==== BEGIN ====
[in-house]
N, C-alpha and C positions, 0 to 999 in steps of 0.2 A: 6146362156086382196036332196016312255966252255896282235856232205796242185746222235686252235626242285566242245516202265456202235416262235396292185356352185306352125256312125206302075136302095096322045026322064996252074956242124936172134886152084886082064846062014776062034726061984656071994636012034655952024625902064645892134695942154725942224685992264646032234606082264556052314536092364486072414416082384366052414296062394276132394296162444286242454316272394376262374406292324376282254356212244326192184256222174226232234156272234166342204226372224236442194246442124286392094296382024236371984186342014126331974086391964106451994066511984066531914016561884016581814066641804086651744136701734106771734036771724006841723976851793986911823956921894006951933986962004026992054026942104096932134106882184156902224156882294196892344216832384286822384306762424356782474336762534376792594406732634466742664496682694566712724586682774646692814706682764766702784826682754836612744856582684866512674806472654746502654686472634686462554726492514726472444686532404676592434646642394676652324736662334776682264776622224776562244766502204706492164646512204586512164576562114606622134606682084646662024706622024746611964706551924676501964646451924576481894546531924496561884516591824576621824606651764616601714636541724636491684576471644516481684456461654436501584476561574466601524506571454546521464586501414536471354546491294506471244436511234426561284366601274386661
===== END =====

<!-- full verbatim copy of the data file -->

[in-house]
N, C-alpha and C positions, 0 to 999 in steps of 0.2 A: 6146362156086382196036332196016312255966252255896282235856232205796242185746222235686252235626242285566242245516202265456202235416262235396292185356352185306352125256312125206302075136302095096322045026322064996252074956242124936172134886152084886082064846062014776062034726061984656071994636012034655952024625902064645892134695942154725942224685992264646032234606082264556052314536092364486072414416082384366052414296062394276132394296162444286242454316272394376262374406292324376282254356212244326192184256222174226232234156272234166342204226372224236442194246442124286392094296382024236371984186342014126331974086391964106451994066511984066531914016561884016581814066641804086651744136701734106771734036771724006841723976851793986911823956921894006951933986962004026992054026942104096932134106882184156902224156882294196892344216832384286822384306762424356782474336762534376792594406732634466742664496682694566712724586682774646692814706682764766702784826682754836612744856582684866512674806472654746502654686472634686462554726492514726472444686532404676592434646642394676652324736662334776682264776622224776562244766502204706492164646512204586512164576562114606622134606682084646662024706622024746611964706551924676501964646451924576481894546531924496561884516591824576621824606651764616601714636541724636491684576471644516481684456461654436501584476561574466601524506571454546521464586501414536471354546491294506471244436511234426561284366601274386661